FIGURE 5
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Figure 5. Number of GPER immunoreactive cells in the in hippocampal formation of male, diestrus females and estrus female rats. (A) Ammon's horn, stratum oriens (SO). (B) Ammon's horn, strata radiatum-lacunosum-moleculare (SRLM). (C) Ammon's horn, stratum pyramidale (SP). (D) Dentate gyrus, stratum granulare (SG). (E) Dentate gyrus, stratum moleculare (SM). (F) Hilus. Data are represented as mean±SEM. *, ** Significant differences (*p < 0.05; **p < 0.01) vs. male values. & Significant difference (p < 0.05) vs. females in diestrus.

Significant differences in the number of GPER immunoreactive cells among experimental groups were also detected in the dentate gyrus. Thus, ANOVA analysis showed significant differences in the stratum moleculare (SM) [F(2, 10) = 12.69; P = 0.009; Figure 5E] and the hilus [F(2, 10) = 10.89; P = 0.013; Figure 5F], but not in the stratum granulare (SG) [F(2, 10) = 1.30; P = 0.29 Figure 5D]. Diestrus females showed a lower number of GPER immunoreactive cells than males in the SM (P < 0.01). In addition, diestrus females showed also a lower number of GPER immunopositive cells than estrus females in both the SM (P < 0.05) and the hilus (P < 0.05) (Figures 5E,F).

Discussion

Previous studies have shown that GPER is widely distributed in the brain (50, 53, 55, 56, 60, 73). Indeed, GPER has been shown to be expressed by neurons, astrocytes and oligodendrocytes (56, 57, 59, 7477) and GPER immunoreactivity has been detected by electron microscopy in both neuronal and glial profiles in the hippocampus (59), which is consistent with the detection of GPER immunoreactivity in cells with either neuronal or glial morphology in our study. Furthermore, we have detected a punctiform pattern of immunoreactivity that is absent in the cell nucleus, in agreement with the reported subcellular localization of GPER, either in the plasma membrane or in the endoplasmic reticulum and Golgi apparatus (52, 54, 57, 7880).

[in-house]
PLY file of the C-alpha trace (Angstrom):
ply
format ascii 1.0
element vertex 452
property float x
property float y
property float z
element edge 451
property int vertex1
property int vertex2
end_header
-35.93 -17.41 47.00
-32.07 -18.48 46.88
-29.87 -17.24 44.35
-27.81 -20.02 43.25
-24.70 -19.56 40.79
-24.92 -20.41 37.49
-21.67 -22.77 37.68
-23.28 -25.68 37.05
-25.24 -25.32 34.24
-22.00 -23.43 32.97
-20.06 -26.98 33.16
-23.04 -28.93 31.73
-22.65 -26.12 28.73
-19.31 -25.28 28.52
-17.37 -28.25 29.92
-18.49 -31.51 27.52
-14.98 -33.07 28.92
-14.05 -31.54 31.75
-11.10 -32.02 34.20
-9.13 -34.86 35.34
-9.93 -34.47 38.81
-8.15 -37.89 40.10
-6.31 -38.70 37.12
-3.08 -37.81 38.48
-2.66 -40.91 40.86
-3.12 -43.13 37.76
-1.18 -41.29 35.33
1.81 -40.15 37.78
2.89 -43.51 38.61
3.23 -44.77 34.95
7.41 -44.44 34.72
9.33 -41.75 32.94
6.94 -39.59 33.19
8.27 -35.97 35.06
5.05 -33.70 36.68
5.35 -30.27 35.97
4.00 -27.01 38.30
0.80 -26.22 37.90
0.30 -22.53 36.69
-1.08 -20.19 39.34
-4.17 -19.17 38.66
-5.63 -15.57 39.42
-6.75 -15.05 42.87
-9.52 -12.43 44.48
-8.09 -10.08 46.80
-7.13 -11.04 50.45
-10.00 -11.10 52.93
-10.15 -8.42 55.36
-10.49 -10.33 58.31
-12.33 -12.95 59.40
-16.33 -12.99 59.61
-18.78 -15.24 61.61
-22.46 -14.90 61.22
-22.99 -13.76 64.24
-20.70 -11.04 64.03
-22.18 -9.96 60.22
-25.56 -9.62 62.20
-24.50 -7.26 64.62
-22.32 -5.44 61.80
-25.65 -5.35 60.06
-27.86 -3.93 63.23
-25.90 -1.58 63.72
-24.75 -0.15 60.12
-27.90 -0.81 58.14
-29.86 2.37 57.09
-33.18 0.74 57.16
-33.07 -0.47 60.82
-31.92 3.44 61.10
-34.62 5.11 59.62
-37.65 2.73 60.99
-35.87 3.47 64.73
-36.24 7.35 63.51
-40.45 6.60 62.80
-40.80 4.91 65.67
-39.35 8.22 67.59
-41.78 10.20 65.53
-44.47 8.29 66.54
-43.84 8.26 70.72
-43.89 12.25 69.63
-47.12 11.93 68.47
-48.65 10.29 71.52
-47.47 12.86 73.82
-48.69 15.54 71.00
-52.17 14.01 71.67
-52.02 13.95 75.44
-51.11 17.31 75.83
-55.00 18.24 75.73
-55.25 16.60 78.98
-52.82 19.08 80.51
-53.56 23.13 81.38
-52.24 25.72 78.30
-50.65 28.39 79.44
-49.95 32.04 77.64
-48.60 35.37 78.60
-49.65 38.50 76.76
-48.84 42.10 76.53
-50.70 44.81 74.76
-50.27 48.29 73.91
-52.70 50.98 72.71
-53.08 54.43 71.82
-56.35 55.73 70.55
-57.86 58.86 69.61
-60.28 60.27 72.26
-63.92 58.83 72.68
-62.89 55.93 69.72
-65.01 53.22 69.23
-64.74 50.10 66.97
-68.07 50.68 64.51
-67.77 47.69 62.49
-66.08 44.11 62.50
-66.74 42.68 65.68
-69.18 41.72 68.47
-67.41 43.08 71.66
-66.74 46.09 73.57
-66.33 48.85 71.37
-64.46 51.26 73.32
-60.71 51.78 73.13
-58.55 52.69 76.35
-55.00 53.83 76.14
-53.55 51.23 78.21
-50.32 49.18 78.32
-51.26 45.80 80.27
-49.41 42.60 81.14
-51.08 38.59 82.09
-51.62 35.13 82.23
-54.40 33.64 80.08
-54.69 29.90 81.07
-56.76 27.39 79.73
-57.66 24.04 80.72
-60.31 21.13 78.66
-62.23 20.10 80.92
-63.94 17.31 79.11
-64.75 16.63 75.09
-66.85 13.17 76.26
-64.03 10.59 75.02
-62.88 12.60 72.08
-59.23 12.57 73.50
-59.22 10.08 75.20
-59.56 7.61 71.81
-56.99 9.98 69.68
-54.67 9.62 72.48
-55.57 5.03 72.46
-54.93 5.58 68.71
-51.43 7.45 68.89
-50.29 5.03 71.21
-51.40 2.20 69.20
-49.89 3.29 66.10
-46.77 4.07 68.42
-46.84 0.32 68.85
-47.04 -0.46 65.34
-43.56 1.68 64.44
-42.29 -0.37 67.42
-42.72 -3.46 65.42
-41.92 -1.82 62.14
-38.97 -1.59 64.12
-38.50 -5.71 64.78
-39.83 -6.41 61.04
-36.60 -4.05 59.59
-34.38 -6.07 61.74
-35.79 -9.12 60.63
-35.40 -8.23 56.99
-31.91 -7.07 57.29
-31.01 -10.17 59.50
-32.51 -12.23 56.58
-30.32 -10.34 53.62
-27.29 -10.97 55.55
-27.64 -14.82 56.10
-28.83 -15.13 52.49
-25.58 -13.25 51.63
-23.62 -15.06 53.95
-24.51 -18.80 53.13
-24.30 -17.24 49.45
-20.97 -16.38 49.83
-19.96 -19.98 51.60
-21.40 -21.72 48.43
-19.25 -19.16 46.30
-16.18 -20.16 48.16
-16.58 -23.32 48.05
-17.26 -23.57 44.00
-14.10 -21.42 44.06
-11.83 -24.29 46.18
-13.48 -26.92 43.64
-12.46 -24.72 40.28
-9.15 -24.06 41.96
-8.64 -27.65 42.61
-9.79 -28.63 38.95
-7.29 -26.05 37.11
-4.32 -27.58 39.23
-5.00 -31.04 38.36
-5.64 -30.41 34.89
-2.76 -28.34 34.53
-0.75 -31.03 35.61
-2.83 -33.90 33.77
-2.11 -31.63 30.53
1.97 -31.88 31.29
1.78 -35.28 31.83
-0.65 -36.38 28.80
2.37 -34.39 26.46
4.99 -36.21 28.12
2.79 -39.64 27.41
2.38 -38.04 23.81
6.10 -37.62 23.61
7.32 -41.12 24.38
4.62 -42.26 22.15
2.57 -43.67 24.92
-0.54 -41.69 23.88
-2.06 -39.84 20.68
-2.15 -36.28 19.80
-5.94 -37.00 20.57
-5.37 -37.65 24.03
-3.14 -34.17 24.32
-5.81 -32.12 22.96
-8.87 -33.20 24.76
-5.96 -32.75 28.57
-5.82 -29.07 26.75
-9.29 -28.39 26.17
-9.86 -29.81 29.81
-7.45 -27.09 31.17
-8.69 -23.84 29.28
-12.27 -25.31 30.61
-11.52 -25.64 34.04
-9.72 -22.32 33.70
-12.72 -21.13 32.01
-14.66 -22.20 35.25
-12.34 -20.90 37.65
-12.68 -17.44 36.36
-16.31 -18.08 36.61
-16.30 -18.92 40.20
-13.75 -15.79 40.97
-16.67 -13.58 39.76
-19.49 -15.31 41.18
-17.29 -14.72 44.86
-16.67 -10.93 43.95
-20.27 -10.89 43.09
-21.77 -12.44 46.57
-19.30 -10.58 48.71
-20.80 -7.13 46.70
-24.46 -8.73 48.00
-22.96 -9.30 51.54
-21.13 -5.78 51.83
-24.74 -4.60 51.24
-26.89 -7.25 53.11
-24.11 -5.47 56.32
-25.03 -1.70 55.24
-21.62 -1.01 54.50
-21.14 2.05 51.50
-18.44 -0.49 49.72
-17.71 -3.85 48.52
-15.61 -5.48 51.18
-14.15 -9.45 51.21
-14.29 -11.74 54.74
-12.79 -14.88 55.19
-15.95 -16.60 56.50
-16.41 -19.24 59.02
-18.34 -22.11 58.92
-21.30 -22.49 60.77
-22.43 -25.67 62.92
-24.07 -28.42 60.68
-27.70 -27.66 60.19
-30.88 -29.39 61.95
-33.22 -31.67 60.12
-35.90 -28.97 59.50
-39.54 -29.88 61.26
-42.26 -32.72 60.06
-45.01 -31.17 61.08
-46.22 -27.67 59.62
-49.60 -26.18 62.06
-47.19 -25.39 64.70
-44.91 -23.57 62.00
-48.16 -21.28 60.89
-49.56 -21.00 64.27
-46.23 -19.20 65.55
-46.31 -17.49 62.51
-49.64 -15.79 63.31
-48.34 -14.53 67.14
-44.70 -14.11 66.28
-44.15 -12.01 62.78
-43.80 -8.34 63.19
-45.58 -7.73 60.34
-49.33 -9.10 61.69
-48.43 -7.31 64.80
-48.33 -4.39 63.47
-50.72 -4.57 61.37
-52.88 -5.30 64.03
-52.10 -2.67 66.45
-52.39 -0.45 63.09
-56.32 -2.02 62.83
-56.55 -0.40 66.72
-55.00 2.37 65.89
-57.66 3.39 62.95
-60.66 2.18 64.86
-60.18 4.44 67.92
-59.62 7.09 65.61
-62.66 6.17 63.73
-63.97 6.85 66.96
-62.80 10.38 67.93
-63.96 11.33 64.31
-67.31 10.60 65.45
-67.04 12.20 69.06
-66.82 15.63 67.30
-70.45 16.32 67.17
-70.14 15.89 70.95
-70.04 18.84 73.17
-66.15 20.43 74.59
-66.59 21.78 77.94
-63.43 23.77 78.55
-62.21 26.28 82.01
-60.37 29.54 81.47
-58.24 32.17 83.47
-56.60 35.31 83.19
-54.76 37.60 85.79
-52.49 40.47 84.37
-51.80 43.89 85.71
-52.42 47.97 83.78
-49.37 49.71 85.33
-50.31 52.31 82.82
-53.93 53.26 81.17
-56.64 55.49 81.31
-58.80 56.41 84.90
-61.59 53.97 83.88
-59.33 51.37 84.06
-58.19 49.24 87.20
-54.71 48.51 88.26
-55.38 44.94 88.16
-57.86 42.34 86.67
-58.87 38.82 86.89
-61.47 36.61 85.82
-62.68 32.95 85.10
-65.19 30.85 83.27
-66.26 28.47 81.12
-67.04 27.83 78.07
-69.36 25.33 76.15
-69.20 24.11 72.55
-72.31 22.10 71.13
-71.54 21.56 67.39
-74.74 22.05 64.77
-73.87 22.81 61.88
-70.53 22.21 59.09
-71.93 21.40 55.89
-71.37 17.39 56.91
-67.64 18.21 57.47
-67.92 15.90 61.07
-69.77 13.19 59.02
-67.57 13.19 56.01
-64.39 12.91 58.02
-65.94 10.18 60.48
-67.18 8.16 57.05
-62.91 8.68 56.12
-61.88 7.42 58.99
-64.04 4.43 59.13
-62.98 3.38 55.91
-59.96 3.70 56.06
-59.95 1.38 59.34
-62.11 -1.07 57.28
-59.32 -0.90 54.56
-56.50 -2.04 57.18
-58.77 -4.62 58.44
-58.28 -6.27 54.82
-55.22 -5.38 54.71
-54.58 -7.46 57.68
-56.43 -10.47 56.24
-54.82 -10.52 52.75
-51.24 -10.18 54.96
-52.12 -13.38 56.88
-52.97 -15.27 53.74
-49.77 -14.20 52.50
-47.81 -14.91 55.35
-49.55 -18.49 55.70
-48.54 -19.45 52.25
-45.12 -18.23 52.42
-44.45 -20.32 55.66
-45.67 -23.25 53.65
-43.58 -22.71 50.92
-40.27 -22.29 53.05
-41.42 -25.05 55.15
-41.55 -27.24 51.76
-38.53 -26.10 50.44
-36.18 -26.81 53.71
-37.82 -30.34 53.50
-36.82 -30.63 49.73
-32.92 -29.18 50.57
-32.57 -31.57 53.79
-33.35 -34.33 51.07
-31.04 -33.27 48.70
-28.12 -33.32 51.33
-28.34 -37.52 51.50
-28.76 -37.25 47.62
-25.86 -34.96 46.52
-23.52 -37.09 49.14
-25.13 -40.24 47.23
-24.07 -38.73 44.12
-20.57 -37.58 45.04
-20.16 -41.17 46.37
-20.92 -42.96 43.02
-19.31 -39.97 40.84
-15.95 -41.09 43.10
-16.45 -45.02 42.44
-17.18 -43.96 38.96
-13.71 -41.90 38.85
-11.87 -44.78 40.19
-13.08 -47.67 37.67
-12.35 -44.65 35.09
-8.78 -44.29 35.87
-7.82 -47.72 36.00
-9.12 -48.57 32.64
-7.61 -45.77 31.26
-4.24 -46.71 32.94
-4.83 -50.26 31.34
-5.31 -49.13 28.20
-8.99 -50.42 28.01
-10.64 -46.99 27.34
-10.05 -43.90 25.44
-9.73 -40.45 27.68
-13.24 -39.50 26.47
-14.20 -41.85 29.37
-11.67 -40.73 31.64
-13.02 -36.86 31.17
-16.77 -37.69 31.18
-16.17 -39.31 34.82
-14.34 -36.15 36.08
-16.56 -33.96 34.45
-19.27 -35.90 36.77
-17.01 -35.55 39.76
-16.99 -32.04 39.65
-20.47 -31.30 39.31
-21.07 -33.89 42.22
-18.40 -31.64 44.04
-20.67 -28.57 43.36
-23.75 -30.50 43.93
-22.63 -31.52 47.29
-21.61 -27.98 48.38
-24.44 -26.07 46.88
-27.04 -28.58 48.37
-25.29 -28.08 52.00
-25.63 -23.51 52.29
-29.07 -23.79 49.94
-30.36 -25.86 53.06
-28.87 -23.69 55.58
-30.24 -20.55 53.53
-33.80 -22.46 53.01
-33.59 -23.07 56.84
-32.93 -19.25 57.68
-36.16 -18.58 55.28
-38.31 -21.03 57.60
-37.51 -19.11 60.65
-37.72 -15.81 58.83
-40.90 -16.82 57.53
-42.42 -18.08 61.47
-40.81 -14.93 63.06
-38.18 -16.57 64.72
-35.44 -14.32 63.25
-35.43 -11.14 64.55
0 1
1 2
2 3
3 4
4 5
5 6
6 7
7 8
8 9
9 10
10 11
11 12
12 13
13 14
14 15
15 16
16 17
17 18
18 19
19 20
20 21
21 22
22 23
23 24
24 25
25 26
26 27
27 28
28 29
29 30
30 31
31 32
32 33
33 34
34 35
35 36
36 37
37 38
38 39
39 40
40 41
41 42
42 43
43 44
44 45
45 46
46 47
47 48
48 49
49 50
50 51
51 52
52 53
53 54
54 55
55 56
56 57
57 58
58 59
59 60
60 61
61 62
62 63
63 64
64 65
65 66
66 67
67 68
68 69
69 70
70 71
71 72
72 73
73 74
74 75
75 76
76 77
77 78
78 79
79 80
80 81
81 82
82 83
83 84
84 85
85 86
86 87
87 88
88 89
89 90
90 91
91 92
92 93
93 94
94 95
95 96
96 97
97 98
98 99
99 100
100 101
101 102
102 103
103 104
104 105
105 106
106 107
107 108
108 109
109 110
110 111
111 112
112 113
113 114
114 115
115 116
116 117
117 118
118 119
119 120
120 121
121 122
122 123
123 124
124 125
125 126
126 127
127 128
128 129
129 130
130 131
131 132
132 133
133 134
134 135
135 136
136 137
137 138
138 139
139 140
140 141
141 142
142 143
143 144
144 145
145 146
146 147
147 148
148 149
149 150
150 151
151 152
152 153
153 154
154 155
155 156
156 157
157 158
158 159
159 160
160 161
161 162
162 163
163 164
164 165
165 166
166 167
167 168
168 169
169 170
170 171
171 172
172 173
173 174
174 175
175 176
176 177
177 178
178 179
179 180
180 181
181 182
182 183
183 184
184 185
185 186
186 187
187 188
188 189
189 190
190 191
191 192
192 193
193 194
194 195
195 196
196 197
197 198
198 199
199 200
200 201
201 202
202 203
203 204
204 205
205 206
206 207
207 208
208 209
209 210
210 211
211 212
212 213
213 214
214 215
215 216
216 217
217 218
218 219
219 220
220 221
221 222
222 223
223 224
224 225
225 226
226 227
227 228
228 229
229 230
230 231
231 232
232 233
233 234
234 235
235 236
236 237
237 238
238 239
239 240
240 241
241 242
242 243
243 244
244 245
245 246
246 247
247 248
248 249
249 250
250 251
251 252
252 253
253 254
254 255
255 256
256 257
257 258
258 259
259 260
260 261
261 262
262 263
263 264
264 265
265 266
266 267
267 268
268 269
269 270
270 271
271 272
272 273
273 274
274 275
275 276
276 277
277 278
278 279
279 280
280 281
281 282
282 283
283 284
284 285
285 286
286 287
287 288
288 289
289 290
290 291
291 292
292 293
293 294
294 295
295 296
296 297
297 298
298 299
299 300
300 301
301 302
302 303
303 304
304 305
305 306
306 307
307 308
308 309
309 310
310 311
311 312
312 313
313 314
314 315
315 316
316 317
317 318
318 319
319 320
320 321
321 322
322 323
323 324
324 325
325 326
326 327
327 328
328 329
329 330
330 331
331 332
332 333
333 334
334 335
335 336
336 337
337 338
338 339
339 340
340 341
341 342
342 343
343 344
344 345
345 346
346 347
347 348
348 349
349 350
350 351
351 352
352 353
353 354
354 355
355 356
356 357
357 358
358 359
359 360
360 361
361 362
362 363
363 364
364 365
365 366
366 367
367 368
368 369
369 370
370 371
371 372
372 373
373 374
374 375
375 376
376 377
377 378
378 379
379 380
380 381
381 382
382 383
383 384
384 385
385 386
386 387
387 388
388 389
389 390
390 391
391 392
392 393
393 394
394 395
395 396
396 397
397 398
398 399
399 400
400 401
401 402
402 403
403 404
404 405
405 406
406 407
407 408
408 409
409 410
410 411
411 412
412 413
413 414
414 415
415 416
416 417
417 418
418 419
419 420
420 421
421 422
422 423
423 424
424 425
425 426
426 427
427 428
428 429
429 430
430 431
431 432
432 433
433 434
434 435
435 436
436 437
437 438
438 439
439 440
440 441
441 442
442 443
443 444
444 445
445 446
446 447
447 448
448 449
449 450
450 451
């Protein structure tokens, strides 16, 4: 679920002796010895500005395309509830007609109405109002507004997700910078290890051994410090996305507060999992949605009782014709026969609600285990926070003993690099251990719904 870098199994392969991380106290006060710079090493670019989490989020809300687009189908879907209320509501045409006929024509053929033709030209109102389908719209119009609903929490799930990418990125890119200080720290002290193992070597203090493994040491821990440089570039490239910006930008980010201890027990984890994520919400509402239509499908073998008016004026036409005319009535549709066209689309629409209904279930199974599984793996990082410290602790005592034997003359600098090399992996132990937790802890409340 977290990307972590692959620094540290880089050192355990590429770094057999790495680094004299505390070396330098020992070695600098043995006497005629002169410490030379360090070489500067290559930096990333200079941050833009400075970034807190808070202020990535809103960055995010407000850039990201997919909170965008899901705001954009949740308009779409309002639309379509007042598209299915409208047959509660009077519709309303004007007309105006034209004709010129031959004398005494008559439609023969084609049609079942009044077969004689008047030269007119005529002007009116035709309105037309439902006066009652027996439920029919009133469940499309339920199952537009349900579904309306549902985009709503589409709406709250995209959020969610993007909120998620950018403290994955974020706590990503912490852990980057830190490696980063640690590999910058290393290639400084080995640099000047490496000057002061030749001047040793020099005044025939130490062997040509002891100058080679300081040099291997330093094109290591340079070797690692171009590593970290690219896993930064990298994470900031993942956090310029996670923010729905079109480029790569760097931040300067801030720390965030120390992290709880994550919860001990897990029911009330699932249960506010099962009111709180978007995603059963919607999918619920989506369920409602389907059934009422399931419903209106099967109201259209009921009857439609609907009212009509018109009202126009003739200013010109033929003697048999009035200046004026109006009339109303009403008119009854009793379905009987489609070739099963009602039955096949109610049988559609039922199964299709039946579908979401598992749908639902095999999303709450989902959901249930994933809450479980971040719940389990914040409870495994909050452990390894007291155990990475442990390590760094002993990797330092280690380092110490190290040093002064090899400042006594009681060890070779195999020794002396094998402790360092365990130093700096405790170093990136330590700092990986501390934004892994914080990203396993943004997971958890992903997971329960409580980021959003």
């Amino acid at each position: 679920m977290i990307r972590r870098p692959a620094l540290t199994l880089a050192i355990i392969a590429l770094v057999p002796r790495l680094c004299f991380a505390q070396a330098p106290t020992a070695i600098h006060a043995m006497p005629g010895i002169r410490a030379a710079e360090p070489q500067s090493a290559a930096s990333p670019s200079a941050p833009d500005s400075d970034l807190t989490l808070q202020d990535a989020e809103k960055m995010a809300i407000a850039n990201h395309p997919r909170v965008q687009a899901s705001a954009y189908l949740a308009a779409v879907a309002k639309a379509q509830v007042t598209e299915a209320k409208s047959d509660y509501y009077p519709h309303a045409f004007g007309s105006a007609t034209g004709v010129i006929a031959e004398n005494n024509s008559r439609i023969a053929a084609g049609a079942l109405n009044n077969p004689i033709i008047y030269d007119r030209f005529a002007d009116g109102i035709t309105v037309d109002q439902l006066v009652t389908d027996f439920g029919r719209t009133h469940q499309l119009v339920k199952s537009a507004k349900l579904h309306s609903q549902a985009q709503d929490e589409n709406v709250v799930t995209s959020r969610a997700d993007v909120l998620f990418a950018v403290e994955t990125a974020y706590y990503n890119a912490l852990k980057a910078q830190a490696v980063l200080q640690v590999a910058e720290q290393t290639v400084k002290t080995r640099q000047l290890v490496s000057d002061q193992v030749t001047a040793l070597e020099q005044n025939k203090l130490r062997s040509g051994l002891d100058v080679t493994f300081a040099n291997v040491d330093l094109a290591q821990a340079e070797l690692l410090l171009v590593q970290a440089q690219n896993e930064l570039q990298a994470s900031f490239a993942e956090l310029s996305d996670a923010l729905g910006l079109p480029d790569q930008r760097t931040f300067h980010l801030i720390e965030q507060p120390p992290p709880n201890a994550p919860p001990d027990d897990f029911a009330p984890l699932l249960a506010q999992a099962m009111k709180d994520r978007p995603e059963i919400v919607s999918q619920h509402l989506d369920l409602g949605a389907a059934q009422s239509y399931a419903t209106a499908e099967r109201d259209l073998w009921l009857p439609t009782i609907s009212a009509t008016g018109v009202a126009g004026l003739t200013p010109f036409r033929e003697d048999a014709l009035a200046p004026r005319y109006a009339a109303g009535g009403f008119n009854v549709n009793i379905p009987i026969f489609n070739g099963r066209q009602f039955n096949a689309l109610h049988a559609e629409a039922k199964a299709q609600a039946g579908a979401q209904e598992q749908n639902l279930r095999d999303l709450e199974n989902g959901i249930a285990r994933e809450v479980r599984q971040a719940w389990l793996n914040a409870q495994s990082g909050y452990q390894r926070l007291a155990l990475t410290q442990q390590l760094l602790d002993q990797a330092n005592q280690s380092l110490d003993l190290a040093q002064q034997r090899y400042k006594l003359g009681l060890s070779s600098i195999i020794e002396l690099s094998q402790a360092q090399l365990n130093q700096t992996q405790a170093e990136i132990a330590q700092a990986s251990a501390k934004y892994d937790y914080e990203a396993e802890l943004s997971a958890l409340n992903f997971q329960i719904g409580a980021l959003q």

To explore possible changes in GPER immunoreactivity during the estrous cycle we performed a semi-quantitative analysis of the number of GPER immunoreactive cells. Although our findings need to be confirmed by unbiased stereology, they suggest that the immunoreactive levels of GPER fluctuate during the estrous cycle in the amygdala and the dorsal hippocampus with regional specificity. Thus, significant differences in the number of GPER immunoreactive cells are observed between estrus and diestrus in the central, posterodorsal medial and basolateral amygdala; in the stratum oriens and the strata radiatum-lacunosum-moleculare of the Ammon's horn and in the molecular layer and the hilus of the dentate gyrus. These fluctuations in the number of GPER immunoreactive cells between estrous cycle stages are associated with transient sex differences in GPER immunoreactivity that are also regionally specific.

Our findings extend the results of previous studies showing changes during the estrous cycle in the number of GPER immunoreactive axonal, dendritic and glial profiles in the mouse hippocampal formation (59). Sex differences in GPER expression have been also reported in primary hippocampal neurons (49). Another study has reported increased GPER mRNA levels in the amygdala of male hamster compared to females (60). In addition, differences in the mRNA levels of GPER between different estrous cycle days have been detected in other rat brain regions, such as the nucleus of the solitary tract, the ventrolateral medulla and the periaqueductal gray (81).